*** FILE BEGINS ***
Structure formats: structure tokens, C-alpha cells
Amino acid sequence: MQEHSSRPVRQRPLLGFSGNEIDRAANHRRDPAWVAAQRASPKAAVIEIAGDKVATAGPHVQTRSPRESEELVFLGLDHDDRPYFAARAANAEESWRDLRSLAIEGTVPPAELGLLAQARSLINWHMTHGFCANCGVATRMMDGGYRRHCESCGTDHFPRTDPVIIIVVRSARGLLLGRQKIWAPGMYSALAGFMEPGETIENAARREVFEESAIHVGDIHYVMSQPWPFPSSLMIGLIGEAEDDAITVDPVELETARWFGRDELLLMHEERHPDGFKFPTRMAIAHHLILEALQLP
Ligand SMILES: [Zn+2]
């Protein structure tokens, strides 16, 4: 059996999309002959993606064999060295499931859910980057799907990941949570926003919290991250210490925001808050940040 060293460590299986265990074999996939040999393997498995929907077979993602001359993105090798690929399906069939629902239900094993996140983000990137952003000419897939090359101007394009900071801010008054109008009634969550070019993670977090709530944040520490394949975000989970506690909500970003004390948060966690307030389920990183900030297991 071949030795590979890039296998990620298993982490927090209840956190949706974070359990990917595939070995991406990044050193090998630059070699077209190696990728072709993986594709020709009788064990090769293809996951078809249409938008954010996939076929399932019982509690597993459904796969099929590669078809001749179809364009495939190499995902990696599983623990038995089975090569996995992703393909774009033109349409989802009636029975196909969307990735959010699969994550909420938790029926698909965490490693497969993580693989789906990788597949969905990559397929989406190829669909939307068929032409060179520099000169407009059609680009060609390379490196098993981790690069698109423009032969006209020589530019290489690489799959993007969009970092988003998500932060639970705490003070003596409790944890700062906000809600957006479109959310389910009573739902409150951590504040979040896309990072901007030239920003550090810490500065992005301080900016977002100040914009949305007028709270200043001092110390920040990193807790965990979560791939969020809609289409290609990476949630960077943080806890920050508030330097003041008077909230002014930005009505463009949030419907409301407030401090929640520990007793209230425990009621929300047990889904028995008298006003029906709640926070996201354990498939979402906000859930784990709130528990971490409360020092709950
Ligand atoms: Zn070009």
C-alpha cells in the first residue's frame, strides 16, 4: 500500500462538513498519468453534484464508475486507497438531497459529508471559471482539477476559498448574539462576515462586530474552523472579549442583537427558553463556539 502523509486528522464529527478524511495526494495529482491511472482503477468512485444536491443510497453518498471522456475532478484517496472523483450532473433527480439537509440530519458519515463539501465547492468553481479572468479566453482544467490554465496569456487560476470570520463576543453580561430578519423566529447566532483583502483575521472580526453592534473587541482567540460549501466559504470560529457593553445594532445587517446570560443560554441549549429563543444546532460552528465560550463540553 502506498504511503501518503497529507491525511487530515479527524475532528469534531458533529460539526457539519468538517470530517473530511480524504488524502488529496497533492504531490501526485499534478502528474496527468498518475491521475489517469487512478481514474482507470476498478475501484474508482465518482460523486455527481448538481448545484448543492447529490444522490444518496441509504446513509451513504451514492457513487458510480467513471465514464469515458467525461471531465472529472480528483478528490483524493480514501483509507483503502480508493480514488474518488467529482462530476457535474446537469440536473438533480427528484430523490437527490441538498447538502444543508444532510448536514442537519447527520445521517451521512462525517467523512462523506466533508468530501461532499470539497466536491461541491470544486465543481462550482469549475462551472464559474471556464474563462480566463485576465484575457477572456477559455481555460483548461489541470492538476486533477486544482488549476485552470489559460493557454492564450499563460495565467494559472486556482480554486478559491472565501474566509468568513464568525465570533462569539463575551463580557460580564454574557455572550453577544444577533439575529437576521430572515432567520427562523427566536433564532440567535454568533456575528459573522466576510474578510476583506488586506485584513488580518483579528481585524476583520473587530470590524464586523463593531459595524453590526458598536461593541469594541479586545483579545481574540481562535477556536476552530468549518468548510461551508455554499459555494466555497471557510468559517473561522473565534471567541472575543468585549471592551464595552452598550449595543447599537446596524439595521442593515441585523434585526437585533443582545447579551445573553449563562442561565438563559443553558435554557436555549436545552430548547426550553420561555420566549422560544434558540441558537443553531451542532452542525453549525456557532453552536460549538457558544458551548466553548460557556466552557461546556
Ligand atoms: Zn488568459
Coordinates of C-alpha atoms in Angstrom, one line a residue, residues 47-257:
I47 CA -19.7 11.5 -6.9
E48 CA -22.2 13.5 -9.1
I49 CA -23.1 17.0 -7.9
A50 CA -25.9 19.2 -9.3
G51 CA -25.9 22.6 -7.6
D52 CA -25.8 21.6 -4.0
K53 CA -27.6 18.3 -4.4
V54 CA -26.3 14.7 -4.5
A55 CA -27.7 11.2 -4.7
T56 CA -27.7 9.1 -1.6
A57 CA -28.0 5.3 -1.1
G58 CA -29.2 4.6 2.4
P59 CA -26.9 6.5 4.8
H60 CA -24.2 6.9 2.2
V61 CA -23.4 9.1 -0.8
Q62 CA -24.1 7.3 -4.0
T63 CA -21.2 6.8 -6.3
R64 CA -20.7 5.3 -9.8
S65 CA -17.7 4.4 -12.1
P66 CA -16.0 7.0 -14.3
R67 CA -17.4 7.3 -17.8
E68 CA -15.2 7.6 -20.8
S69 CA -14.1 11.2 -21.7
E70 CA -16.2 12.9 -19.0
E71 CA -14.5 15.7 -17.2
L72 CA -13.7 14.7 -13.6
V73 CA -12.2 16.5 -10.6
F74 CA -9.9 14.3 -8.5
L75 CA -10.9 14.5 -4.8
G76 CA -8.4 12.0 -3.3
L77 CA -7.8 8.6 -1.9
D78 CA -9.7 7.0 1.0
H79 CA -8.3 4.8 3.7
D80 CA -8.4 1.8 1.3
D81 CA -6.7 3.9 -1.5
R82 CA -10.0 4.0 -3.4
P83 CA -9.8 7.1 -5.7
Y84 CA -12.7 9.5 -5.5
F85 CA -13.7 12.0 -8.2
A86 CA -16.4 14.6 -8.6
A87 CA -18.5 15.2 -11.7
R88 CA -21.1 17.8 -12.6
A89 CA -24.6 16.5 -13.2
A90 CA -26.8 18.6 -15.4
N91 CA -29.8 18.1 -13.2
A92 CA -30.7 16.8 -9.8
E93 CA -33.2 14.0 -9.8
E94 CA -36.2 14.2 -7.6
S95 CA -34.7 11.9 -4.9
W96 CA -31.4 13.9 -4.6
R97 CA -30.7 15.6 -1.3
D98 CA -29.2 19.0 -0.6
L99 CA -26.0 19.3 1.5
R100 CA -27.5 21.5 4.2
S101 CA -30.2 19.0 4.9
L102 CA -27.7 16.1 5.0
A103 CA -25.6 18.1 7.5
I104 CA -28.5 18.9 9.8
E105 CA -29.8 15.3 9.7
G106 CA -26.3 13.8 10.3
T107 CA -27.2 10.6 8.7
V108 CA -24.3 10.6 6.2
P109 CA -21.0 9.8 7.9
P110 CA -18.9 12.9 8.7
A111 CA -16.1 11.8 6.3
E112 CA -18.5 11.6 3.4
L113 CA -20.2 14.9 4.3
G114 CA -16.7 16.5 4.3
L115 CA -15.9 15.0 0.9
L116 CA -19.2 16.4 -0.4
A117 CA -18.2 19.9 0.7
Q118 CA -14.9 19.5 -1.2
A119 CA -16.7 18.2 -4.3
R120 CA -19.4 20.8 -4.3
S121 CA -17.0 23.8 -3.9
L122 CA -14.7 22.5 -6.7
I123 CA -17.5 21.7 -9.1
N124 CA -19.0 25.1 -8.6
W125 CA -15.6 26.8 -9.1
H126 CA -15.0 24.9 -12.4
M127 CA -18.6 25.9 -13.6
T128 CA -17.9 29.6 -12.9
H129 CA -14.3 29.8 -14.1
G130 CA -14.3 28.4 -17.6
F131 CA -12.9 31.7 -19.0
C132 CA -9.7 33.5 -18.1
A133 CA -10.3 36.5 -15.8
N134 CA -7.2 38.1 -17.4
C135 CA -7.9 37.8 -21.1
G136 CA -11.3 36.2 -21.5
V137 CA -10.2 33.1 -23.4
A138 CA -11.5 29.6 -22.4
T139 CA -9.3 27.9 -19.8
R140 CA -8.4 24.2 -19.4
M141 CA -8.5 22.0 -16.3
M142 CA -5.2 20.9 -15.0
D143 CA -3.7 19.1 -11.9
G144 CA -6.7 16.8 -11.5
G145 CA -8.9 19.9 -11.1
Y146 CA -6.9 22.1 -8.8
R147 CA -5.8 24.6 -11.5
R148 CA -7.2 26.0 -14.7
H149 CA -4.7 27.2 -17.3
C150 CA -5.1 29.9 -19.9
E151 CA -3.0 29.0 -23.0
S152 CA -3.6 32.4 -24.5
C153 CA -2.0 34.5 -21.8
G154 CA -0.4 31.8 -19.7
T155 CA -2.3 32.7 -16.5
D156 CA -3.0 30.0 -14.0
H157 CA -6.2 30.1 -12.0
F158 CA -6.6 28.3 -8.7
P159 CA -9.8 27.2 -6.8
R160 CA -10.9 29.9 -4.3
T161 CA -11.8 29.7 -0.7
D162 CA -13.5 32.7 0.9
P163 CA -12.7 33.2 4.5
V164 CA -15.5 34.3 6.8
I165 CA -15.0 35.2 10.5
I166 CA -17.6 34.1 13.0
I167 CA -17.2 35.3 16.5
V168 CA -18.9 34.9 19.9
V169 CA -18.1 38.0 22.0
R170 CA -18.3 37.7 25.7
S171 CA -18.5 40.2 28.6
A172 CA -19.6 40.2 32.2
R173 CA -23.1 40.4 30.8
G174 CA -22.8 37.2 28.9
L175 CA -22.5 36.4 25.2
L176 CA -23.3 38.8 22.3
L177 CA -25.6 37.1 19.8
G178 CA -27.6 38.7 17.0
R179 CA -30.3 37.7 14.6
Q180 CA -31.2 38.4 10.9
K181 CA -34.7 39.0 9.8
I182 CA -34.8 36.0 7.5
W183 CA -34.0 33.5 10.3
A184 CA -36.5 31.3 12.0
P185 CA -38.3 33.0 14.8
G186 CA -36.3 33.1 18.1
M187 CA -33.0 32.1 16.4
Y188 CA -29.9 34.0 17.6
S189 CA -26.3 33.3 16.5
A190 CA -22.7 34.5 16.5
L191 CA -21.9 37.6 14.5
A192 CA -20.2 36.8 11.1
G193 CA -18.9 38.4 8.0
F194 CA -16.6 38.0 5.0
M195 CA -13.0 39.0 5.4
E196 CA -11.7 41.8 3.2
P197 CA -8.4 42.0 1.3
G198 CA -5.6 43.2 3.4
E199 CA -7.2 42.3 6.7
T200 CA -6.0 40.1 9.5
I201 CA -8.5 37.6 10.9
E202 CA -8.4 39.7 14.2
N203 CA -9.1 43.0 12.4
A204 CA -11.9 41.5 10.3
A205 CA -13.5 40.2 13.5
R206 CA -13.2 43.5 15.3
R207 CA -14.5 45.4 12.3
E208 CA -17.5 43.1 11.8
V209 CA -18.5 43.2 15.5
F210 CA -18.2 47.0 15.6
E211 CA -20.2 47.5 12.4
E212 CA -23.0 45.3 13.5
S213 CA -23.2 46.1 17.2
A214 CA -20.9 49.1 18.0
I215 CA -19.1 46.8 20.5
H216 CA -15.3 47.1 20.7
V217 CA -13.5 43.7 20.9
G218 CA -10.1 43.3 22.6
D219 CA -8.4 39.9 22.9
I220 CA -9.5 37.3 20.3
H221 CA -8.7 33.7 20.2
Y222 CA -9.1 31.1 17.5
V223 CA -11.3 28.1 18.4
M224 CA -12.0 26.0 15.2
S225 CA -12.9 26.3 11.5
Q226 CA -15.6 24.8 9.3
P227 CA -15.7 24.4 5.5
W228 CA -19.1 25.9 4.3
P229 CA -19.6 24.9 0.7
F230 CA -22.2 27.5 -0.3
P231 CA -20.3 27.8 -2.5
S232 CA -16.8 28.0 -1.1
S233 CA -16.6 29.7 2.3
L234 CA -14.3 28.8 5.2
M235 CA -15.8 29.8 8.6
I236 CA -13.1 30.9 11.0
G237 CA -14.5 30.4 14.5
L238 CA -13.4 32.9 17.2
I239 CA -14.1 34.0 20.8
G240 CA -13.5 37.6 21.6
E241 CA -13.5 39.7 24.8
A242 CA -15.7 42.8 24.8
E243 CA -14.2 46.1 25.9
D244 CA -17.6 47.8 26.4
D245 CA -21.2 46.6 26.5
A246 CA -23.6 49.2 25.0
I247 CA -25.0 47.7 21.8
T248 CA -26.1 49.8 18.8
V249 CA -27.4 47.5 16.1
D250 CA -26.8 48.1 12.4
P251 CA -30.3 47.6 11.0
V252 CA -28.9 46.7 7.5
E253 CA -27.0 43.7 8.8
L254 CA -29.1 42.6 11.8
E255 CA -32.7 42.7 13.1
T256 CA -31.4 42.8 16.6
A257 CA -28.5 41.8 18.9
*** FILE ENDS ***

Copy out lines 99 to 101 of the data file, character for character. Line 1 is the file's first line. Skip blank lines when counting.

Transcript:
V137 CA -10.2 33.1 -23.4
A138 CA -11.5 29.6 -22.4
T139 CA -9.3 27.9 -19.8